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Drought could be blessing in disguise for cash crop farmers


It turns out the drought might not be 100 percent bad for some farmers in the north country — it could even have the opposite effect.

Experts say it could actually be blessing in disguise for some who will harvest cash crops to sell this fall because they’ll reap the benefits of high prices for commodity crops that continue to grow.

Corn crops have arguably suffered the most from the lack of rain, but other cash crops like soybeans should fare out well this season because of the rain in early August, said Julia C. Robbins, executive director of the New York Corn and Soybean Growers Association. Dairy farmers who grow a diverse mix of grain, soybeans, oats, wheat and other small grains will cash in on much higher prices when they sell it this fall, or by future contracts in 2013.

The national prices in the spring for grain and soybeans, respectively, were about $4 and $13 per bushel in the spring. Today grains are being sold at $8 to $9 and soybeans at about $16 per bushel.

“The more farmers have diversified their corps, the better off they’re going to be this year,” Ms. Robbins said. For farmers who grow cash crops, “the higher prices should help offset losses they have.”

Soybeans, for example, continue to grow in popularity both in northern New York and across the state. Statewide, the number of farms growing soybeans jumped from 240,000 last year to 320,000 acres this year, Mr. Robbins said.

“Soybeans are a big success story here,” she said. “The prices are high and the crop is doing well this year.”

That crop growth is a trend Jefferson County, too, said Michael E. Hunter, field crops educator for Cornell Cooperative Extension of Jefferson County. An increasing number of dairy farmers here are now growing soybeans as a cash crop, and there are now roughly 40 growers and 10,000 acres’ worth of soybeans here.

Mr. Hunter likewise said farmers who will harvest cash crops to sell this fall should be in a good position, even though their yields will be down because of the drought through June and July.

“It’s best for farmers who are selling cash crops and grain to spread out the risk,” he said.

Farmers selling only grain, for example, likely won’t do as well cas last year because of high-yield losses but other crops are faring much better. Even so, surprisingly high grain prices should help farmers offset some of their losses.

Consider a farmer who was projected to receive $4 a bushel for 150 acres of corn in the spring but will now only harvest 120 in the fall because of the drought. Today’s prices of roughly $8 a bushel will help offset those losses.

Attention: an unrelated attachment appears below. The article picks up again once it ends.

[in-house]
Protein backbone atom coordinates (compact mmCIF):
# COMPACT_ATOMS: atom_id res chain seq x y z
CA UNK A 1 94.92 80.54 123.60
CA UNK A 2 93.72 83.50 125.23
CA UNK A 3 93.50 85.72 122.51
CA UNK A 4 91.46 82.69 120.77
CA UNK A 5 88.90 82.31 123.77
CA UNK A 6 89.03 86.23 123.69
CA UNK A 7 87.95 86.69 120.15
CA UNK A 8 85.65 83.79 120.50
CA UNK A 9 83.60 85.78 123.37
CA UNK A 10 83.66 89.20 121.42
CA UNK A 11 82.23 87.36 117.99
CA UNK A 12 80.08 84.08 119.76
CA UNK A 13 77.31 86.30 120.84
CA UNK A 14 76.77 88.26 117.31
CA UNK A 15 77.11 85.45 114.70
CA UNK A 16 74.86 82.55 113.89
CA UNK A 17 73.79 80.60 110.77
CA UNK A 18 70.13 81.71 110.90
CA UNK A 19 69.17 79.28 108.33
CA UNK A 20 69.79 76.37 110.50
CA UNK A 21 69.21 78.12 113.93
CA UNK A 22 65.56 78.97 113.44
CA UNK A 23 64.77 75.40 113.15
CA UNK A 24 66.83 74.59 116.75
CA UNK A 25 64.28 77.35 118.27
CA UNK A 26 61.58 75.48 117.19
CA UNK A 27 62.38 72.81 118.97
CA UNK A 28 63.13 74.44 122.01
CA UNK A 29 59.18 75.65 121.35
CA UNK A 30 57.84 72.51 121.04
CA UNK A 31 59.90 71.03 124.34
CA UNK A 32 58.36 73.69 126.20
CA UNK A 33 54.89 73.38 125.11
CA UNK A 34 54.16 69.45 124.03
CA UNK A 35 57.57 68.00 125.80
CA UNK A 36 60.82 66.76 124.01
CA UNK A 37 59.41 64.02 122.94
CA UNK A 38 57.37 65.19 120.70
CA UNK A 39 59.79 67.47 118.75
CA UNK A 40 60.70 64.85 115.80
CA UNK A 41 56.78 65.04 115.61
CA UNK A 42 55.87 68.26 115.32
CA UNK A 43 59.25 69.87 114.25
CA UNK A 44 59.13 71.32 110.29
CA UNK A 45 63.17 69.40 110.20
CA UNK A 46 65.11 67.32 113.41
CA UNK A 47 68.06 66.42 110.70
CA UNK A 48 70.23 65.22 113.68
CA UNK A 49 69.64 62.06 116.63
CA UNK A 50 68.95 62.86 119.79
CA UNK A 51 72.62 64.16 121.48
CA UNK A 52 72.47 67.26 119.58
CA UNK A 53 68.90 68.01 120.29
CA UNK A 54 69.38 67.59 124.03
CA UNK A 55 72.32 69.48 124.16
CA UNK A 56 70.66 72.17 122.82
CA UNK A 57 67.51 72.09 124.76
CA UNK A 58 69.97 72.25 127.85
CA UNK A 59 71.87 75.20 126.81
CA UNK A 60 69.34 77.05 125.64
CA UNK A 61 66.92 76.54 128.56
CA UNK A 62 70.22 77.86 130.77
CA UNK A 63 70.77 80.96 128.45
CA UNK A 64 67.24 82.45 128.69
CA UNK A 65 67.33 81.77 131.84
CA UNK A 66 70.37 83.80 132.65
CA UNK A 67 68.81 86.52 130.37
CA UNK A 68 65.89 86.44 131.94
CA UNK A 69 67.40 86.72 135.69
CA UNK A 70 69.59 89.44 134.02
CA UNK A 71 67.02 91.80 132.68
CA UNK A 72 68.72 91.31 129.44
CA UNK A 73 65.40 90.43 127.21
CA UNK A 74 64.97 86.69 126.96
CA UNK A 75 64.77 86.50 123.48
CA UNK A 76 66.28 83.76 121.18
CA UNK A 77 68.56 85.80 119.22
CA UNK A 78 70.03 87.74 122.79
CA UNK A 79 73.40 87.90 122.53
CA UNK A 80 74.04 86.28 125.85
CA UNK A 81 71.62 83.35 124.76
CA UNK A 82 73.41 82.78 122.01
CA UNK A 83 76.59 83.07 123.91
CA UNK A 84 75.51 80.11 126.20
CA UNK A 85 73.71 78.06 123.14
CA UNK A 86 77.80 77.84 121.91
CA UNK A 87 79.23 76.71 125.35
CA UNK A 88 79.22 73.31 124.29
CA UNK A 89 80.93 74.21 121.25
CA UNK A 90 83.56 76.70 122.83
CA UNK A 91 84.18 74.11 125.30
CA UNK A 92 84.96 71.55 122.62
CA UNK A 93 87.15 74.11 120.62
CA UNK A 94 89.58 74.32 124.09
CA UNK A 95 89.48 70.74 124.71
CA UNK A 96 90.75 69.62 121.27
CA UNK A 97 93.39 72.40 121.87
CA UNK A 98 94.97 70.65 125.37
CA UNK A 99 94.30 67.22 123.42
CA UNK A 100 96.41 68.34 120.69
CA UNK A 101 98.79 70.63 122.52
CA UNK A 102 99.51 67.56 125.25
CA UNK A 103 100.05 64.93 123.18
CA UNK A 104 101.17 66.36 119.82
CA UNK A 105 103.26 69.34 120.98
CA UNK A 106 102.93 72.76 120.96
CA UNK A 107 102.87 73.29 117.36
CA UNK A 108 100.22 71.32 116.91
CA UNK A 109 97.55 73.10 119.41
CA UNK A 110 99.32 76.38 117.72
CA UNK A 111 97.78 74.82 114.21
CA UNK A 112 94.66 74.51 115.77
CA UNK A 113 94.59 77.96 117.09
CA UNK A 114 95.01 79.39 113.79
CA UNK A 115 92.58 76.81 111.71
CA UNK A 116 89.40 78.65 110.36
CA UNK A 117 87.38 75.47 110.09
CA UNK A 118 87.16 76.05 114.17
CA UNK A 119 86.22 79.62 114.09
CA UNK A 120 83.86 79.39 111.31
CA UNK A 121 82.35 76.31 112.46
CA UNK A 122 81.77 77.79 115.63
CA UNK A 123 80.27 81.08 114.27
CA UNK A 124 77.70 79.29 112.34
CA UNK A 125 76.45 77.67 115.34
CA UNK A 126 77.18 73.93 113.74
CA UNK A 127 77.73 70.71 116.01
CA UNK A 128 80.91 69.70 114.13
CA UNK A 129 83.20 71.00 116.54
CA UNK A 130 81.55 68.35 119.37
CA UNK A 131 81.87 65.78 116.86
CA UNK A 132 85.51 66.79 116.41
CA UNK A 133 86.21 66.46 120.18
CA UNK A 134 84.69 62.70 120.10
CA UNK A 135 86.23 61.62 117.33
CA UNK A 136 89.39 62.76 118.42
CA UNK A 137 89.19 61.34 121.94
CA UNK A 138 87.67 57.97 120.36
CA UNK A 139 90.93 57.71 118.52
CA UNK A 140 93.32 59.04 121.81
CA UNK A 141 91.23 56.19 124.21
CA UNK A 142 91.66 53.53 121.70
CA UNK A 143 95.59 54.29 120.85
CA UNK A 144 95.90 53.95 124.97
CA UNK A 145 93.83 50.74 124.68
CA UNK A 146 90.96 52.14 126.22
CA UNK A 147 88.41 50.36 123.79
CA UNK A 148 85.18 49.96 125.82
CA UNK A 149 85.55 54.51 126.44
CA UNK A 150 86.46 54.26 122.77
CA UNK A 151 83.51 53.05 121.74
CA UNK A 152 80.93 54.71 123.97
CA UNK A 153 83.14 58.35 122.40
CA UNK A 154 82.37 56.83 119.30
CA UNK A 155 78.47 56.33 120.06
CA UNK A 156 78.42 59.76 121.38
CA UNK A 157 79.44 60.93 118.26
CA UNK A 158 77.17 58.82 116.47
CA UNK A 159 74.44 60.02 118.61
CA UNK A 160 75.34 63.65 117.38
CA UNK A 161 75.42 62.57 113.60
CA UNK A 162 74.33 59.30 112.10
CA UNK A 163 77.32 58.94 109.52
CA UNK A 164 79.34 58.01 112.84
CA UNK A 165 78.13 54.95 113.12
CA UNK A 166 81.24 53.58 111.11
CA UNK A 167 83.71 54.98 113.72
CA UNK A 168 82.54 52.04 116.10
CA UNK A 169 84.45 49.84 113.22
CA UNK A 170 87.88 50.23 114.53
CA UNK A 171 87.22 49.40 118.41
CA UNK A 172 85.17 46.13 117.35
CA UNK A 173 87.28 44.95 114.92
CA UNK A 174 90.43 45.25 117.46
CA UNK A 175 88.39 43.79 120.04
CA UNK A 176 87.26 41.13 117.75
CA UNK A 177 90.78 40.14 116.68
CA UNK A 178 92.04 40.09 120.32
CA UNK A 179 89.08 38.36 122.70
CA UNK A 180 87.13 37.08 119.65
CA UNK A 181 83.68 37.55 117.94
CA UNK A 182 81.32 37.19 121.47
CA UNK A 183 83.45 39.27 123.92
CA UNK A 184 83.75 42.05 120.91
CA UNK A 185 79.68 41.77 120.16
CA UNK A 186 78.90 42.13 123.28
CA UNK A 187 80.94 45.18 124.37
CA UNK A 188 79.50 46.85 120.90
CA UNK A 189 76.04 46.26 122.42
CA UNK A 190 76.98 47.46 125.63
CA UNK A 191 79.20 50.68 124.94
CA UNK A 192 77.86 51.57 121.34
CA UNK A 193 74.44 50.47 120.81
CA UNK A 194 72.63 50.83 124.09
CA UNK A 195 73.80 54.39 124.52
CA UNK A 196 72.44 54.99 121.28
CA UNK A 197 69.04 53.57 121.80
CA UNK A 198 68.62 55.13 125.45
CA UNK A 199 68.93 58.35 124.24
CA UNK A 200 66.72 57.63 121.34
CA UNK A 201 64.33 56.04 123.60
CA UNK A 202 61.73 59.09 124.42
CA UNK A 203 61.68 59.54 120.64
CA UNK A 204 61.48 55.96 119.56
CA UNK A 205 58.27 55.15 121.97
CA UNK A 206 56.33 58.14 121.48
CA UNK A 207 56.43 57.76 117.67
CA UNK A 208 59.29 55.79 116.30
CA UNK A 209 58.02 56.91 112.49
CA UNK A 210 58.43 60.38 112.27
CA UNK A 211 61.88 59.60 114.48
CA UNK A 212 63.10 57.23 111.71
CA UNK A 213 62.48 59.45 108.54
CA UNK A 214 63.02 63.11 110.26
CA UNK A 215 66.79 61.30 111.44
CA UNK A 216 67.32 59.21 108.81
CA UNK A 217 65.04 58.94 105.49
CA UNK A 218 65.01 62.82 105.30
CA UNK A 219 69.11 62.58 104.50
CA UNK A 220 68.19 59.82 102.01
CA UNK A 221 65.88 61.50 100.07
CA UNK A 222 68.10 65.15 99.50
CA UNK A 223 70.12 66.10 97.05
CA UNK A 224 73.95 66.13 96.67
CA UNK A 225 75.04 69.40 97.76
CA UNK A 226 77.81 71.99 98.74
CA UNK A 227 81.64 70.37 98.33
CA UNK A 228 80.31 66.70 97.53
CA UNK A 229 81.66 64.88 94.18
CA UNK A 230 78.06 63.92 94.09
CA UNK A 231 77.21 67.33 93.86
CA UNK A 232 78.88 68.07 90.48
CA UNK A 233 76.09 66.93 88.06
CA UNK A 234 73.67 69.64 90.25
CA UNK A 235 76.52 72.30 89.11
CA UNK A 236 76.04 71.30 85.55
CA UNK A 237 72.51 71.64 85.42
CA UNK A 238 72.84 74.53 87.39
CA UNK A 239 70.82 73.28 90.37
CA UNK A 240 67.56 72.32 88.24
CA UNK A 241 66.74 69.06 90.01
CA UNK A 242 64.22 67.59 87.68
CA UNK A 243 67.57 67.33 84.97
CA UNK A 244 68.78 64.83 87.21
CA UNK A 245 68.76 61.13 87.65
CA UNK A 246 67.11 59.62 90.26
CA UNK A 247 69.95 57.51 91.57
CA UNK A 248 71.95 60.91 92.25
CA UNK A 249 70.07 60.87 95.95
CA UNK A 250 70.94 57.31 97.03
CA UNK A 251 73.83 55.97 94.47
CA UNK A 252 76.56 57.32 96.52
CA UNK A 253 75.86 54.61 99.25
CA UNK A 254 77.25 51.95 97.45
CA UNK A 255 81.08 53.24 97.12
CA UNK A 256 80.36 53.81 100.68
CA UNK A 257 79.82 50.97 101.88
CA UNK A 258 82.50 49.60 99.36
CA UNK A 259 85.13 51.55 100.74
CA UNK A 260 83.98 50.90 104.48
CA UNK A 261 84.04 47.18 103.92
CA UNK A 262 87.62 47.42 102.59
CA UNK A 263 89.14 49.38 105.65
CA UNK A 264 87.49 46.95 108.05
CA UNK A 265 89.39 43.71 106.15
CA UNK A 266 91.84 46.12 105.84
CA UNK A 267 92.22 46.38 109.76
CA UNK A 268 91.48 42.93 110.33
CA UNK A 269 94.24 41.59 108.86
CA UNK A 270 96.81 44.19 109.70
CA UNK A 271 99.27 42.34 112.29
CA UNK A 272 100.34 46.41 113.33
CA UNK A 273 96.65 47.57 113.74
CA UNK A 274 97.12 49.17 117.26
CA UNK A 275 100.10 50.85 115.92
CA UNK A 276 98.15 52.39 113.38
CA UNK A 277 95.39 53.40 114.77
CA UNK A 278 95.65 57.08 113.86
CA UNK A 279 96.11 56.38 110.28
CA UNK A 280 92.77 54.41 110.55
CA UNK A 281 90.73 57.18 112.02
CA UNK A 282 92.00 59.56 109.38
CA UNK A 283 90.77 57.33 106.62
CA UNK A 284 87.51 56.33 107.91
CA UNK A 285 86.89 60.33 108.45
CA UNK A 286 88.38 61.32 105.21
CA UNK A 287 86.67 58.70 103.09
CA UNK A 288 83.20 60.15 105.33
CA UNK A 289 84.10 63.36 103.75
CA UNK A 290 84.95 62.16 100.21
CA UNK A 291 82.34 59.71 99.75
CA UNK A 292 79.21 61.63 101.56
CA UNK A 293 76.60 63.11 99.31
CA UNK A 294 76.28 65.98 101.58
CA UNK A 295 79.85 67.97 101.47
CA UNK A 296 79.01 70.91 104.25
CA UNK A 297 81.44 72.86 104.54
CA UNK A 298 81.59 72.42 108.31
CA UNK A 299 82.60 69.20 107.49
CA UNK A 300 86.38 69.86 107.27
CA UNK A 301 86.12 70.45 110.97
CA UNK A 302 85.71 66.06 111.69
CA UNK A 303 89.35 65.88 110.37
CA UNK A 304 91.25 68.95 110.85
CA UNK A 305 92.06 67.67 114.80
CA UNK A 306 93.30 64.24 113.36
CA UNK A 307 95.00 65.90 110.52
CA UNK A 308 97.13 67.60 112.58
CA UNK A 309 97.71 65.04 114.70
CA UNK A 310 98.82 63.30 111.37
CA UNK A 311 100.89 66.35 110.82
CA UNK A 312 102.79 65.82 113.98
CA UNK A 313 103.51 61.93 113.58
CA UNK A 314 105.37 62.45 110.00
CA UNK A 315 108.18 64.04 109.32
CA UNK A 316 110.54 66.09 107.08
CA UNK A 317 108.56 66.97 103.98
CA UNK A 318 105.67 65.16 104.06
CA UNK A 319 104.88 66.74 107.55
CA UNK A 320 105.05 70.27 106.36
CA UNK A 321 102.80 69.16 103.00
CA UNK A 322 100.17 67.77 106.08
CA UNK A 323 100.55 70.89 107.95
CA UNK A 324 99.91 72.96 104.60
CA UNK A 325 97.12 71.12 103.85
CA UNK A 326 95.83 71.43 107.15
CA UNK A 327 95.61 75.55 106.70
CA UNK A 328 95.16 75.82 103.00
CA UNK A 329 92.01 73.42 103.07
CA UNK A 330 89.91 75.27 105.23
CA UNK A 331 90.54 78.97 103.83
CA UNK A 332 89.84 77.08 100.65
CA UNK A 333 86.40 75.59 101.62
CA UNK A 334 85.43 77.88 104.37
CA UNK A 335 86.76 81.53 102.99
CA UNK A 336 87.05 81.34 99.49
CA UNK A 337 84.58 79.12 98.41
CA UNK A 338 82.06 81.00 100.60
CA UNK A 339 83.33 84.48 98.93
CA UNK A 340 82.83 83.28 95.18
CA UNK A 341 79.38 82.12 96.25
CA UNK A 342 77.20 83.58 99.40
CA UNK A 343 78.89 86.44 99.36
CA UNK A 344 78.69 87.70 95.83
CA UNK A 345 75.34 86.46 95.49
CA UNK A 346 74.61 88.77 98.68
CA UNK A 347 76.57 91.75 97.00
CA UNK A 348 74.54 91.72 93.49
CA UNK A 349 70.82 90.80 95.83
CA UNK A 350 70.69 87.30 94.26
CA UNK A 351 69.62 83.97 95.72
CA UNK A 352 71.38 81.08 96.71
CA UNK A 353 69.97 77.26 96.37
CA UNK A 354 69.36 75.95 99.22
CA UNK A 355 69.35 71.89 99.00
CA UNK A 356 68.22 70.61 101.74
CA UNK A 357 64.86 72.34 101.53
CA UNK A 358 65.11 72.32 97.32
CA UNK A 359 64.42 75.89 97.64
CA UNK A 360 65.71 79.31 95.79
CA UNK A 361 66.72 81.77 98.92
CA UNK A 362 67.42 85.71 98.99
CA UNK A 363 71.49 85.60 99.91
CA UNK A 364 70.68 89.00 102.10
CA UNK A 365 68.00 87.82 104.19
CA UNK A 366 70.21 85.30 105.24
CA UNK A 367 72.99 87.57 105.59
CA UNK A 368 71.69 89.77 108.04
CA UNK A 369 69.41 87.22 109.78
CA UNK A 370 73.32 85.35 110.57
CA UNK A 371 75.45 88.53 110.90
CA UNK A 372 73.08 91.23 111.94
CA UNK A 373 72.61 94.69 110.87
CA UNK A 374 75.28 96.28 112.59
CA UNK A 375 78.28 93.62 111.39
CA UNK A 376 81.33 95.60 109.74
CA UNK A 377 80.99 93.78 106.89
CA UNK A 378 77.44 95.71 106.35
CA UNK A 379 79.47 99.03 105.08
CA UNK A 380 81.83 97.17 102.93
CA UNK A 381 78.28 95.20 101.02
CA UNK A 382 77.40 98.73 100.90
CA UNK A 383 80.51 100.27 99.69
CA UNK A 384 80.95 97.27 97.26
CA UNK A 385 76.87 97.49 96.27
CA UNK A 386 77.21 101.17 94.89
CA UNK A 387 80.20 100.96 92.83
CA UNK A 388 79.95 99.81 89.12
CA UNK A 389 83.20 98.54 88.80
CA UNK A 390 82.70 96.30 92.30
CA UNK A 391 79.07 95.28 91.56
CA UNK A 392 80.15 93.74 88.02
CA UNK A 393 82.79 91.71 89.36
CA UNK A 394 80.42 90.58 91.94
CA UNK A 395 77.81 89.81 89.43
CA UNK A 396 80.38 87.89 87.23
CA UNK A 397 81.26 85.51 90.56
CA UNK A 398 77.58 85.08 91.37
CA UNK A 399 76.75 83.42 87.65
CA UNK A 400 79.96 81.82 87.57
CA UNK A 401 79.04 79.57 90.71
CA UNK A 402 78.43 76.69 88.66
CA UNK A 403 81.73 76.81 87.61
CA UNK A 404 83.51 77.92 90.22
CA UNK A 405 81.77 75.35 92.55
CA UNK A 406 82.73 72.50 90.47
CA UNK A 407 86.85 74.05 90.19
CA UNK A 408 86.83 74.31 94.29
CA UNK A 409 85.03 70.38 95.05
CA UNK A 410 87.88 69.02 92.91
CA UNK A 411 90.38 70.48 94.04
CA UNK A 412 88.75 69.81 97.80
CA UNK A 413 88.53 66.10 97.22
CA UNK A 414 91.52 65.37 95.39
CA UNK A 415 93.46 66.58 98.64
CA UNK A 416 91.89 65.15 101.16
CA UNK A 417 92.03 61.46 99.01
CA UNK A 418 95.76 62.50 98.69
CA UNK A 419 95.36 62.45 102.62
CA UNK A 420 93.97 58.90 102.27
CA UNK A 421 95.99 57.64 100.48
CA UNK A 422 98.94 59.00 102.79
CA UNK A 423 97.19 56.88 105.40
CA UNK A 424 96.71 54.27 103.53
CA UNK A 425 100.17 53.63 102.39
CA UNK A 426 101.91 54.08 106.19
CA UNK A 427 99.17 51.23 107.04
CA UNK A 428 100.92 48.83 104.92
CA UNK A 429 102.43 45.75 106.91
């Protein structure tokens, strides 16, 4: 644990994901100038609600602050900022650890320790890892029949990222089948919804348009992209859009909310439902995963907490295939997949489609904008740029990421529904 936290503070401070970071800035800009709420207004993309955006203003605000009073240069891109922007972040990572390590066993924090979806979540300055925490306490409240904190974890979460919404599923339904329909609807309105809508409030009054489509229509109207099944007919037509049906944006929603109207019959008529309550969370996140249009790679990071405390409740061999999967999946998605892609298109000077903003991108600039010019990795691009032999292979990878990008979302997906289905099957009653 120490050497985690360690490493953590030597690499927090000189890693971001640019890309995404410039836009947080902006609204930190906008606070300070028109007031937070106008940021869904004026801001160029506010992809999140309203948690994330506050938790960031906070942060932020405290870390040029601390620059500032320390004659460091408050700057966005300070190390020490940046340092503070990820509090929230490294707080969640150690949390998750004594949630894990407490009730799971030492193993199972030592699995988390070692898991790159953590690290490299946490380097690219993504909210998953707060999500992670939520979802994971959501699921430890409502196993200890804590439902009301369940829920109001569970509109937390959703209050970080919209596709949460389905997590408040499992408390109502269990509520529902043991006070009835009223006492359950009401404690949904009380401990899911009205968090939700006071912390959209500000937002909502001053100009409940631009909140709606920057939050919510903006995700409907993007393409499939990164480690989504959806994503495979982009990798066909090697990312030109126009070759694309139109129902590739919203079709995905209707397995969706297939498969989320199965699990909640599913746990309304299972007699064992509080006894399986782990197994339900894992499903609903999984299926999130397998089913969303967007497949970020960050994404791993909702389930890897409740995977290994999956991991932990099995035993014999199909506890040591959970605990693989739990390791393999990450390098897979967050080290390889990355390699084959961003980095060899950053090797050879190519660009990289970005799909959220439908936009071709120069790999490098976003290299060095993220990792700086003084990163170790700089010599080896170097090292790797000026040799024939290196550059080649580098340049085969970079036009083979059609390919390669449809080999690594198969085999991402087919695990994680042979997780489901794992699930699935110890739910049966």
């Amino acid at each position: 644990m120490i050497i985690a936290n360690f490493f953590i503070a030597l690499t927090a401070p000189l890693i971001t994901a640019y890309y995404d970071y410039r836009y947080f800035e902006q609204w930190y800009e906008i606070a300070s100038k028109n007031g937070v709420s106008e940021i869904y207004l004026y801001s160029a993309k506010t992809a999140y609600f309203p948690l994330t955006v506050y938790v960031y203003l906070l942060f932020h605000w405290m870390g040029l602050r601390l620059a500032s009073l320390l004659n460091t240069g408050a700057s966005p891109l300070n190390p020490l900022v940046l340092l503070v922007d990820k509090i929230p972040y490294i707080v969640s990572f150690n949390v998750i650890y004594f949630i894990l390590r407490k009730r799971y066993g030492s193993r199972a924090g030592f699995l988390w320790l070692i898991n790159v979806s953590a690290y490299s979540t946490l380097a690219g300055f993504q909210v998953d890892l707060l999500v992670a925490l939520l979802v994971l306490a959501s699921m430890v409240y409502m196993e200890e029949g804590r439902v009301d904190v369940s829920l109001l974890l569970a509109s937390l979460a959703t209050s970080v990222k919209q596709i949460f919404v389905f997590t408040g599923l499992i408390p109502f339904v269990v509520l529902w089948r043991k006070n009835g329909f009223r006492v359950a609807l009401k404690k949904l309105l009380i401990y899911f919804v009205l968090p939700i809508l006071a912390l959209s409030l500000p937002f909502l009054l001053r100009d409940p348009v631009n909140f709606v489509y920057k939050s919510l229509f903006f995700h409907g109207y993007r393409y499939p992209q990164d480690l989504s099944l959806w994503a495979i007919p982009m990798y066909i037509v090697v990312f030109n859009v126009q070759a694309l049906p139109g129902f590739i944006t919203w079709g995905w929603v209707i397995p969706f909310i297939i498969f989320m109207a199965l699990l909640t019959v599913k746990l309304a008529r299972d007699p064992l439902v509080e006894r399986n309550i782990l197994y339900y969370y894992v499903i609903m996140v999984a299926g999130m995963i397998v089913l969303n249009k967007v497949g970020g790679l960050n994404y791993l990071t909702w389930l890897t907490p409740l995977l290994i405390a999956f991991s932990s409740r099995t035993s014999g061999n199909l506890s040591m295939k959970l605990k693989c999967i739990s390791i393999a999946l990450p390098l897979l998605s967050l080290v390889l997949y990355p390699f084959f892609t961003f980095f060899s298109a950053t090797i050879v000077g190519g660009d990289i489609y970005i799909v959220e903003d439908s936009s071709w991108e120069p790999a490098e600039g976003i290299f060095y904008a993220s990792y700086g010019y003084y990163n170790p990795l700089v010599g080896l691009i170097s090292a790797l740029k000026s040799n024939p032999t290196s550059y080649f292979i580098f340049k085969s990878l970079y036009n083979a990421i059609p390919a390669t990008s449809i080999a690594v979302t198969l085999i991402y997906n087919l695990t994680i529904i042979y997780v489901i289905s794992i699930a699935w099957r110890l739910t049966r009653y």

Most dairy farmers, though, are using any excess grain they planned to sell to produce enough corn silage to feed their cattle herds. Some farmers who expect deficits will be compelled to purchase grain and hay on the market to feed their herds.

“The ones that are buying will be in trouble, but farmers who are producing to sell will be in a good situation if they get any kind of yields” this fall, said Arthur F. Baderman, agricultural outreach coordinator for Jefferson County’s extension office.

Some 20 farmers in Jefferson County run cash crop operations without any dairy cattle. One of them is Jeffrey M. Rudd, who owns a farm based in Rodman with 220 acres of corn to be harvested for grain and 180 acres of soybeans. After buying the former dairy farm from brother Calvin B. Dodge last year, Mr. Rudd said the enterprise had a promising start that he hopes to build on this season.

For his soybean crop, he will sell 100 tons — about half of the total crop — under a contract made this spring for $13.50 a bushel. The other half, which he still hopes to harvest most of depending on the weather, will be sold at the current market rate of about $16 a bushel and exported to China.

“The crop now has the potential of doing a lot better than last year,” he said. “If the prices stay high, we’ll sell the soybeans immediately in the fall.”

Mr. Rudd, who co-owns Rudd’s Town and Country Store with wife Karen A. at 19748 Route 232, started an export operation for soybean growers at the business two years ago. The railroad that runs behind the store is used to fill rail cars with soybeans in the fall, which are eventually destined for China. Last year, the beans were transported by rail to Newark, N.J., before being shipped on barges bound for China.

About 20 growers from Jefferson County will participate in the program this fall.

“We doubled the (rail) cars last year from 15 to 30,” he said of the program’s success.

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